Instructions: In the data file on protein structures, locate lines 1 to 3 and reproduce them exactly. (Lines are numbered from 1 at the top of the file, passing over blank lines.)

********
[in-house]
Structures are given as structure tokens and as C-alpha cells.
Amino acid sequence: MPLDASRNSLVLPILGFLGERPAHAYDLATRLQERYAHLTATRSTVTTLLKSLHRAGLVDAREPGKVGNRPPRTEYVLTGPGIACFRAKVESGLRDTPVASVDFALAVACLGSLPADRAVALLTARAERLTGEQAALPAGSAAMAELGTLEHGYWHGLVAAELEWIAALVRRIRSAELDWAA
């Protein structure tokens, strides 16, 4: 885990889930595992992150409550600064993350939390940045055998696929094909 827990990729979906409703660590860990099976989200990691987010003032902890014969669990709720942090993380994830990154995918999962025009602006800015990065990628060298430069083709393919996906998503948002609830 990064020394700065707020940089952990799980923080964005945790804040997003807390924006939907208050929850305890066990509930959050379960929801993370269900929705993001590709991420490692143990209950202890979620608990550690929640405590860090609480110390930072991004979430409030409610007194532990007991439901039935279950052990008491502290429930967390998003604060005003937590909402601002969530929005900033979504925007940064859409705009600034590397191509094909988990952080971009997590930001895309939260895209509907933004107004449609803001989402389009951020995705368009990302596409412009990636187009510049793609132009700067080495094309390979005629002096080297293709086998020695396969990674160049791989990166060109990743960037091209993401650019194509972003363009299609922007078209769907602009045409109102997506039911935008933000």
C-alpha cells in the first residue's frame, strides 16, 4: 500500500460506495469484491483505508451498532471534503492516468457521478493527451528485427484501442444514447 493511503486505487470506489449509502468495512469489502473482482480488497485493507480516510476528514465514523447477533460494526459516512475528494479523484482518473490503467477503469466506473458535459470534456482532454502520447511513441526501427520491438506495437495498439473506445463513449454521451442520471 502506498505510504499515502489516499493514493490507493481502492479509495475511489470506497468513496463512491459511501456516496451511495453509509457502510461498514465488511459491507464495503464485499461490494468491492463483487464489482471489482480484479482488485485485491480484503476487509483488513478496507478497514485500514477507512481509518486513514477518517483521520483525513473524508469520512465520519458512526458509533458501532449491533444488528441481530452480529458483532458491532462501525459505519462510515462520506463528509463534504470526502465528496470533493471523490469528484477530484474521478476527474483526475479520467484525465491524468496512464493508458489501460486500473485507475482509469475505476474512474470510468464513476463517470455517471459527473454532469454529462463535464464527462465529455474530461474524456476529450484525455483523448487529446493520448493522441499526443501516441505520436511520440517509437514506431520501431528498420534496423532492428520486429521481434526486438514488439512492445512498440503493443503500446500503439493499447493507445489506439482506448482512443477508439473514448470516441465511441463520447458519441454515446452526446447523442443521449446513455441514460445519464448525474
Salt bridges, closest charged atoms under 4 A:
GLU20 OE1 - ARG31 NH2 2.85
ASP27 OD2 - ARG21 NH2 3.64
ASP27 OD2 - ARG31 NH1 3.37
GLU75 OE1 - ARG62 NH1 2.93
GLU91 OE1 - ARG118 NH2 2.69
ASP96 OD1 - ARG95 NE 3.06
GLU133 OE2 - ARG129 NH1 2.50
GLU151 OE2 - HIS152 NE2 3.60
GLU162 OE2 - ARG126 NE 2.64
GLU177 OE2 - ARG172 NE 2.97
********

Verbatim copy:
[in-house]
Structures are given as structure tokens and as C-alpha cells.
Amino acid sequence: MPLDASRNSLVLPILGFLGERPAHAYDLATRLQERYAHLTATRSTVTTLLKSLHRAGLVDAREPGKVGNRPPRTEYVLTGPGIACFRAKVESGLRDTPVASVDFALAVACLGSLPADRAVALLTARAERLTGEQAALPAGSAAMAELGTLEHGYWHGLVAAELEWIAALVRRIRSAELDWAA